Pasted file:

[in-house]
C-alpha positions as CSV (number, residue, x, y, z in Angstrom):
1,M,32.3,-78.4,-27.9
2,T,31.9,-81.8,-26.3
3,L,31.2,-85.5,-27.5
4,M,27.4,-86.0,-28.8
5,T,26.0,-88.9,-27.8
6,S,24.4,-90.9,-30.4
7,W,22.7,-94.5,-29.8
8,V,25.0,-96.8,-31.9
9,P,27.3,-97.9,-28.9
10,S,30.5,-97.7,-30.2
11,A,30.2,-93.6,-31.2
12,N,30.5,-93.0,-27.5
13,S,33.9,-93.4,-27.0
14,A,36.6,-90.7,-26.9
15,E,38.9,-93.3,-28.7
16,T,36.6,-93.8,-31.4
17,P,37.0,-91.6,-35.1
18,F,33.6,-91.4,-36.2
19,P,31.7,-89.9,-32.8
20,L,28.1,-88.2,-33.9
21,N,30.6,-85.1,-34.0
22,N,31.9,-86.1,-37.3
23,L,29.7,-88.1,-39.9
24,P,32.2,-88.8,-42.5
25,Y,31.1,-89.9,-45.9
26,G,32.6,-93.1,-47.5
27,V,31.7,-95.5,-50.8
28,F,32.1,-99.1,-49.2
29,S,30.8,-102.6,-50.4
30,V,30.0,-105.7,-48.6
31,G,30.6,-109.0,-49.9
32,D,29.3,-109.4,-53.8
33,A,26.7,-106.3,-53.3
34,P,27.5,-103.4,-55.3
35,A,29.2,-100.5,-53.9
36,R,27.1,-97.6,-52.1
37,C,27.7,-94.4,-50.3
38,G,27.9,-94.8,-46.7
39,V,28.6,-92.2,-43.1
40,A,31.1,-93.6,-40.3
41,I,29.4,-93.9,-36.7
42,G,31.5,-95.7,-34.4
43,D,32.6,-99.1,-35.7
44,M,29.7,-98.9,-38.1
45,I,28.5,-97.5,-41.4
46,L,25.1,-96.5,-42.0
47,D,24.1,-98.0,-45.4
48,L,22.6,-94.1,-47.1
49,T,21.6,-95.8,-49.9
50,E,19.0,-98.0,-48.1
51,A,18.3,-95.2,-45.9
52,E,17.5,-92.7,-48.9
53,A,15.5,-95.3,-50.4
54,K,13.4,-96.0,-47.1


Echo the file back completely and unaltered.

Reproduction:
[in-house]
C-alpha positions as CSV (number, residue, x, y, z in Angstrom):
1,M,32.3,-78.4,-27.9
2,T,31.9,-81.8,-26.3
3,L,31.2,-85.5,-27.5
4,M,27.4,-86.0,-28.8
5,T,26.0,-88.9,-27.8
6,S,24.4,-90.9,-30.4
7,W,22.7,-94.5,-29.8
8,V,25.0,-96.8,-31.9
9,P,27.3,-97.9,-28.9
10,S,30.5,-97.7,-30.2
11,A,30.2,-93.6,-31.2
12,N,30.5,-93.0,-27.5
13,S,33.9,-93.4,-27.0
14,A,36.6,-90.7,-26.9
15,E,38.9,-93.3,-28.7
16,T,36.6,-93.8,-31.4
17,P,37.0,-91.6,-35.1
18,F,33.6,-91.4,-36.2
19,P,31.7,-89.9,-32.8
20,L,28.1,-88.2,-33.9
21,N,30.6,-85.1,-34.0
22,N,31.9,-86.1,-37.3
23,L,29.7,-88.1,-39.9
24,P,32.2,-88.8,-42.5
25,Y,31.1,-89.9,-45.9
26,G,32.6,-93.1,-47.5
27,V,31.7,-95.5,-50.8
28,F,32.1,-99.1,-49.2
29,S,30.8,-102.6,-50.4
30,V,30.0,-105.7,-48.6
31,G,30.6,-109.0,-49.9
32,D,29.3,-109.4,-53.8
33,A,26.7,-106.3,-53.3
34,P,27.5,-103.4,-55.3
35,A,29.2,-100.5,-53.9
36,R,27.1,-97.6,-52.1
37,C,27.7,-94.4,-50.3
38,G,27.9,-94.8,-46.7
39,V,28.6,-92.2,-43.1
40,A,31.1,-93.6,-40.3
41,I,29.4,-93.9,-36.7
42,G,31.5,-95.7,-34.4
43,D,32.6,-99.1,-35.7
44,M,29.7,-98.9,-38.1
45,I,28.5,-97.5,-41.4
46,L,25.1,-96.5,-42.0
47,D,24.1,-98.0,-45.4
48,L,22.6,-94.1,-47.1
49,T,21.6,-95.8,-49.9
50,E,19.0,-98.0,-48.1
51,A,18.3,-95.2,-45.9
52,E,17.5,-92.7,-48.9
53,A,15.5,-95.3,-50.4
54,K,13.4,-96.0,-47.1